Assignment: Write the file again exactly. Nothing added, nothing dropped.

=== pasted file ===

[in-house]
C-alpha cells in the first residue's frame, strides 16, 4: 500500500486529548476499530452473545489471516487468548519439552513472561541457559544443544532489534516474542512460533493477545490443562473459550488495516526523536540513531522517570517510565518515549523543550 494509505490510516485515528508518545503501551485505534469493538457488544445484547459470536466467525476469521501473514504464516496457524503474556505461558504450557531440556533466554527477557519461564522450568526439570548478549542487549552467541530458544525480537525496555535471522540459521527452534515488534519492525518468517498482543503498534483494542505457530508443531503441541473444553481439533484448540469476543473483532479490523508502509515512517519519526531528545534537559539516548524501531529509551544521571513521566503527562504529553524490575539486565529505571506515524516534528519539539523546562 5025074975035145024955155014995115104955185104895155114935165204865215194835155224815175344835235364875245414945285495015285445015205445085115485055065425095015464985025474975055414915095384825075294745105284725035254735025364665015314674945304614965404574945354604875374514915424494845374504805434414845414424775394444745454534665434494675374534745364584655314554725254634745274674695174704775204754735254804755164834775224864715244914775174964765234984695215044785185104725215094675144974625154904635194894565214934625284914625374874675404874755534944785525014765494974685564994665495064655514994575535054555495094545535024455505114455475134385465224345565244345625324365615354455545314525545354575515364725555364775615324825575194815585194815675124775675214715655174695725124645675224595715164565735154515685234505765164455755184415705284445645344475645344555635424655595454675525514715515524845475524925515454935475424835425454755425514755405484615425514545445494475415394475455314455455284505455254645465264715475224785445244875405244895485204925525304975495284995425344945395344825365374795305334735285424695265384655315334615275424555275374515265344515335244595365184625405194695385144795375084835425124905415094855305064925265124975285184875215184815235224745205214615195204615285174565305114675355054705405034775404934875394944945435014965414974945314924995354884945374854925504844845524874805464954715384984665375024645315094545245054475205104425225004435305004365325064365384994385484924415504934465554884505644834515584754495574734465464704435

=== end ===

[in-house]
C-alpha cells in the first residue's frame, strides 16, 4: 500500500486529548476499530452473545489471516487468548519439552513472561541457559544443544532489534516474542512460533493477545490443562473459550488495516526523536540513531522517570517510565518515549523543550 494509505490510516485515528508518545503501551485505534469493538457488544445484547459470536466467525476469521501473514504464516496457524503474556505461558504450557531440556533466554527477557519461564522450568526439570548478549542487549552467541530458544525480537525496555535471522540459521527452534515488534519492525518468517498482543503498534483494542505457530508443531503441541473444553481439533484448540469476543473483532479490523508502509515512517519519526531528545534537559539516548524501531529509551544521571513521566503527562504529553524490575539486565529505571506515524516534528519539539523546562 5025074975035145024955155014995115104955185104895155114935165204865215194835155224815175344835235364875245414945285495015285445015205445085115485055065425095015464985025474975055414915095384825075294745105284725035254735025364665015314674945304614965404574945354604875374514915424494845374504805434414845414424775394444745454534665434494675374534745364584655314554725254634745274674695174704775204754735254804755164834775224864715244914775174964765234984695215044785185104725215094675144974625154904635194894565214934625284914625374874675404874755534944785525014765494974685564994665495064655514994575535054555495094545535024455505114455475134385465224345565244345625324365615354455545314525545354575515364725555364775615324825575194815585194815675124775675214715655174695725124645675224595715164565735154515685234505765164455755184415705284445645344475645344555635424655595454675525514715515524845475524925515454935475424835425454755425514755405484615425514545445494475415394475455314455455284505455254645465264715475224785445244875405244895485204925525304975495284995425344945395344825365374795305334735285424695265384655315334615275424555275374515265344515335244595365184625405194695385144795375084835425124905415094855305064925265124975285184875215184815235224745205214615195204615285174565305114675355054705405034775404934875394944945435014965414974945314924995354884945374854925504844845524874805464954715384984665375024645315094545245054475205104425225004435305004365325064365384994385484924415504934465554884505644834515584754495574734465464704435